Good Study, But They Go Beyond the Science
Take for example the question of human facial variability. Our faces are remarkably variable and unique, far more than most other animal species. Also, our facial traits are more variable than other human traits.
Now a recent evolutionary study explains why. The evolutionists discovered that we have high facial variability because we evolved to have high facial variability. After all, the facial variability was matched by genetic variability. Amazing.
As one of the authors explained:
Our study now shows that humans have been selected to be unique and easily recognizable. It is clearly beneficial for me to recognize others, but also beneficial for me to be recognizable. Otherwise, we would all look more similar.
In other words, high facial variability evolved because it was selected for. And why was it selected for? Because it is beneficial. And why is it beneficial? Because otherwise, we would all look more similar.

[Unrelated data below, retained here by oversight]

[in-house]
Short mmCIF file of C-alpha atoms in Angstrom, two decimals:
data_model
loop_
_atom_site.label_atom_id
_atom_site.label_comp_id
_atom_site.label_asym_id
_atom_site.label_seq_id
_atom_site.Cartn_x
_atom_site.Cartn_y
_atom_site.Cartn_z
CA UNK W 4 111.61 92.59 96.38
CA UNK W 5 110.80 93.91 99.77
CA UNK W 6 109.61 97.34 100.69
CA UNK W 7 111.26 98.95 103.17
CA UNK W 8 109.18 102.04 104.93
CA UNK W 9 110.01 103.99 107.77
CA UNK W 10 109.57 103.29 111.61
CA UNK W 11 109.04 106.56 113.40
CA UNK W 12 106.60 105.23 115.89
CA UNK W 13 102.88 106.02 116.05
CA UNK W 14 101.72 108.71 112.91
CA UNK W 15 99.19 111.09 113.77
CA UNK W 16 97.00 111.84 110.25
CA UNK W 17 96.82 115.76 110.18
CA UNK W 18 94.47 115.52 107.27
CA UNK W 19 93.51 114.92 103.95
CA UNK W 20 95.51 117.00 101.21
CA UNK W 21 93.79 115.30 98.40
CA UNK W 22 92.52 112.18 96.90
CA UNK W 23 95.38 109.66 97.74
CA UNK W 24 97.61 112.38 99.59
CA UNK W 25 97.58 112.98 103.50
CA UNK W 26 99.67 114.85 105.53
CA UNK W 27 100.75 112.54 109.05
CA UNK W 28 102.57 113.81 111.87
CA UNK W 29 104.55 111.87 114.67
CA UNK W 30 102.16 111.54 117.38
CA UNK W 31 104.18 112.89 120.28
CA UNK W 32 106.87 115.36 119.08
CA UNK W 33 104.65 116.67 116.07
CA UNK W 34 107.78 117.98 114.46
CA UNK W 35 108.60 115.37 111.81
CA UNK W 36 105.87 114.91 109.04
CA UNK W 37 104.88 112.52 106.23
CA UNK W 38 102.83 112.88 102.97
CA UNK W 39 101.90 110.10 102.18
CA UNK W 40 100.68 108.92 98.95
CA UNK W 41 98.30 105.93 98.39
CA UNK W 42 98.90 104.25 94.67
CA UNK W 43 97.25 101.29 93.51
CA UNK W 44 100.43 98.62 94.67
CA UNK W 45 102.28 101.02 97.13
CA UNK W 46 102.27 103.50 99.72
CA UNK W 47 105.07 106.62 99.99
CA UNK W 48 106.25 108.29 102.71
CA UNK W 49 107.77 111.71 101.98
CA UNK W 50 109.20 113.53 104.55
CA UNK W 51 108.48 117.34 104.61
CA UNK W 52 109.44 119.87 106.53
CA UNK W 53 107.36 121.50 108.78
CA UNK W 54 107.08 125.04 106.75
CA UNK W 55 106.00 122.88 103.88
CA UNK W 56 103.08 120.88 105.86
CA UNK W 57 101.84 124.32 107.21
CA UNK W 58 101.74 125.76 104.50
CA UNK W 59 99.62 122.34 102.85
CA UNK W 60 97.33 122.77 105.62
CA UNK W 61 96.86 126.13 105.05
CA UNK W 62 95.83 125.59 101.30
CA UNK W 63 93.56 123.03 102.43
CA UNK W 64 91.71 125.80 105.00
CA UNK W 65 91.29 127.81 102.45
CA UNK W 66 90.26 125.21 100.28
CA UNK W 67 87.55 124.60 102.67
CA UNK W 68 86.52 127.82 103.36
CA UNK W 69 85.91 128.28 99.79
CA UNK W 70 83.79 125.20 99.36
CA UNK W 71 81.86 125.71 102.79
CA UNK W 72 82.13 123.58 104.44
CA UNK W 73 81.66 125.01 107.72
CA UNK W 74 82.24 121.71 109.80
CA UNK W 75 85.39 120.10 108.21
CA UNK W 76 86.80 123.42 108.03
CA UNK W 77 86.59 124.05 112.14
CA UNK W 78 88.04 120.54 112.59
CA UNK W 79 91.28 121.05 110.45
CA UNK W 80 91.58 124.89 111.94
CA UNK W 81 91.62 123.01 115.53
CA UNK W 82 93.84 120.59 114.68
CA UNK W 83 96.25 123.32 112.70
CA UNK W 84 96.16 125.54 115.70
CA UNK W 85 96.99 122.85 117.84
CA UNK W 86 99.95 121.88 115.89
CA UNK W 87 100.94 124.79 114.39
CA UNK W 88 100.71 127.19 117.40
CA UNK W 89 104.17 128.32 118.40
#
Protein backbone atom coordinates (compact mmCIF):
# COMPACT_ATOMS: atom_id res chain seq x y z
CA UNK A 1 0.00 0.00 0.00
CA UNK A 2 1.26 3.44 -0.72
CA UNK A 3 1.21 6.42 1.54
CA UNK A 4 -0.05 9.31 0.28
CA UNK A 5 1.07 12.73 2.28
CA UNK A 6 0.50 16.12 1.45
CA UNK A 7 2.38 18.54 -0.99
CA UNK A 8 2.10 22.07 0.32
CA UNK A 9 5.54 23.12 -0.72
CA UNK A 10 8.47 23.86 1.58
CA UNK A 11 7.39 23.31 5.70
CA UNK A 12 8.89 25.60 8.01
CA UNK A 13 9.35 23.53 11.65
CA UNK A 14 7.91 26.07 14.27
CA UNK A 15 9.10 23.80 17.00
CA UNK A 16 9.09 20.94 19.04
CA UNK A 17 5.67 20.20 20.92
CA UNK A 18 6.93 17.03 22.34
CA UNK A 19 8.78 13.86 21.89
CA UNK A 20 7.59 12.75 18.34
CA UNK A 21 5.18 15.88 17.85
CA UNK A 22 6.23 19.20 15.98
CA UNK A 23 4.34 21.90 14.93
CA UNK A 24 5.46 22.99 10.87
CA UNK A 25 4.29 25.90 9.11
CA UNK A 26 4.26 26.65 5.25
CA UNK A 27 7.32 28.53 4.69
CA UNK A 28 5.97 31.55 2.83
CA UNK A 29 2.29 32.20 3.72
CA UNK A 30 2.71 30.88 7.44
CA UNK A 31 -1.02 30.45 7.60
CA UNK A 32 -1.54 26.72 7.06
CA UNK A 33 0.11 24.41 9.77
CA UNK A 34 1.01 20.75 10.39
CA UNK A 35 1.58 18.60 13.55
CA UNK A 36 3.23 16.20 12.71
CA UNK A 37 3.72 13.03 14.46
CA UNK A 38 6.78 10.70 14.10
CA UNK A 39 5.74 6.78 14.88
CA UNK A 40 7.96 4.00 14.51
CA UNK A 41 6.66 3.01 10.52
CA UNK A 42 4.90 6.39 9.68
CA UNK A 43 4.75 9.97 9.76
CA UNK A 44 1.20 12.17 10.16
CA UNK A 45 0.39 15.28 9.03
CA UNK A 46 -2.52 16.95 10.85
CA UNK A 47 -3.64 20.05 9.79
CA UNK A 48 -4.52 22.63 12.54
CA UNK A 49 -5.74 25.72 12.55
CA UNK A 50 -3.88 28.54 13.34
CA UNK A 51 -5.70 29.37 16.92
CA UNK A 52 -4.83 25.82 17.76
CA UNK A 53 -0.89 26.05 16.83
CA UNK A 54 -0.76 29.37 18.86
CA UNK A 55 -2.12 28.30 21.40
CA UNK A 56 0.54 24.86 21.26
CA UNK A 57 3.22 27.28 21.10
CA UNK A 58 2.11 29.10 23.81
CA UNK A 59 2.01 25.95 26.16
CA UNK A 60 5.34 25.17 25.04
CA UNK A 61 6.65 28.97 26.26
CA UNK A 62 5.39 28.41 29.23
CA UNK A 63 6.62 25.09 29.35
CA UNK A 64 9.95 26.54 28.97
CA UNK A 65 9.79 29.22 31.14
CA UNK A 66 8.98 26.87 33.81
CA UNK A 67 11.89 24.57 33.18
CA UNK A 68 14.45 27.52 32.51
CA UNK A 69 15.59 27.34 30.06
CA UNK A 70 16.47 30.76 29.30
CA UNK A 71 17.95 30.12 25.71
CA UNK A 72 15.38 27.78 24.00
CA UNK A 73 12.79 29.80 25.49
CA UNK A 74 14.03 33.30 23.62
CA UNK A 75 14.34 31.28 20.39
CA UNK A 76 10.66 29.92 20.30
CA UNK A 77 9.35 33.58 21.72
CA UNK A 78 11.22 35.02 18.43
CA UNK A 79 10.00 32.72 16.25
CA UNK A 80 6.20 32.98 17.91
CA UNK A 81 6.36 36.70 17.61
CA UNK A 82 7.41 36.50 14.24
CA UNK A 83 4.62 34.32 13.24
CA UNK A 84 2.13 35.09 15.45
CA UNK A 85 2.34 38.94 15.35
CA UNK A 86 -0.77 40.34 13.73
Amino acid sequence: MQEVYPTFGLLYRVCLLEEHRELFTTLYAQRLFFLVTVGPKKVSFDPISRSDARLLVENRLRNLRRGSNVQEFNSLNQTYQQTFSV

If that was not clear, the other author add this:
The idea that social interaction may have facilitated or led to selection for us to be individually recognizable implies that human social structure has driven the evolution of how we look.
In other words, high facial variability evolved because human social structure drove the evolution of high facial variability.
It is all one big tautology. It evolved because it evolved. Studies like this are then cited as examples of the great explanatory power of evolution.
Let’s stick to the science.